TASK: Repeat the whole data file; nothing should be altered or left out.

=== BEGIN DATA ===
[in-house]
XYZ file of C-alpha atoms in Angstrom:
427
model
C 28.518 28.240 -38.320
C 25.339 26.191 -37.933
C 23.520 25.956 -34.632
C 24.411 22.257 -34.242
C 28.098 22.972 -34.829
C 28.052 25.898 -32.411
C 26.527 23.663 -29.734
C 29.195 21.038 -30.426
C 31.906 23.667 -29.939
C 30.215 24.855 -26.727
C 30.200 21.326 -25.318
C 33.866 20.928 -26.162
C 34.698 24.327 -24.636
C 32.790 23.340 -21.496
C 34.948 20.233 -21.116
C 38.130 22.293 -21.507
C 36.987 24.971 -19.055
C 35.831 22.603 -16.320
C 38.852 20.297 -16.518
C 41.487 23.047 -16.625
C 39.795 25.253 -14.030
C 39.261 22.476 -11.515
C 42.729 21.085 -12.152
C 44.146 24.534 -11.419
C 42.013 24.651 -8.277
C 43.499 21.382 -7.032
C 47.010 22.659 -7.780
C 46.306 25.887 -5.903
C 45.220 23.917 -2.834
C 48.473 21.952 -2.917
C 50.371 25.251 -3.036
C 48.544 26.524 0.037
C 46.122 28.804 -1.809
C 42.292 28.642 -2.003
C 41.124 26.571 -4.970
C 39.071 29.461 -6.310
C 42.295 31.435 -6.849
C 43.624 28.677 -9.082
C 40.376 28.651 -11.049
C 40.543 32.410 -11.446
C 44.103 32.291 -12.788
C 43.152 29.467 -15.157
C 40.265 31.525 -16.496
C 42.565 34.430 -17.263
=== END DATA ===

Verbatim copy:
[in-house]
XYZ file of C-alpha atoms in Angstrom:
427
model
C 28.518 28.240 -38.320
C 25.339 26.191 -37.933
C 23.520 25.956 -34.632
C 24.411 22.257 -34.242
C 28.098 22.972 -34.829
C 28.052 25.898 -32.411
C 26.527 23.663 -29.734
C 29.195 21.038 -30.426
C 31.906 23.667 -29.939
C 30.215 24.855 -26.727
C 30.200 21.326 -25.318
C 33.866 20.928 -26.162
C 34.698 24.327 -24.636
C 32.790 23.340 -21.496
C 34.948 20.233 -21.116
C 38.130 22.293 -21.507
C 36.987 24.971 -19.055
C 35.831 22.603 -16.320
C 38.852 20.297 -16.518
C 41.487 23.047 -16.625
C 39.795 25.253 -14.030
C 39.261 22.476 -11.515
C 42.729 21.085 -12.152
C 44.146 24.534 -11.419
C 42.013 24.651 -8.277
C 43.499 21.382 -7.032
C 47.010 22.659 -7.780
C 46.306 25.887 -5.903
C 45.220 23.917 -2.834
C 48.473 21.952 -2.917
C 50.371 25.251 -3.036
C 48.544 26.524 0.037
C 46.122 28.804 -1.809
C 42.292 28.642 -2.003
C 41.124 26.571 -4.970
C 39.071 29.461 -6.310
C 42.295 31.435 -6.849
C 43.624 28.677 -9.082
C 40.376 28.651 -11.049
C 40.543 32.410 -11.446
C 44.103 32.291 -12.788
C 43.152 29.467 -15.157
C 40.265 31.525 -16.496
C 42.565 34.430 -17.263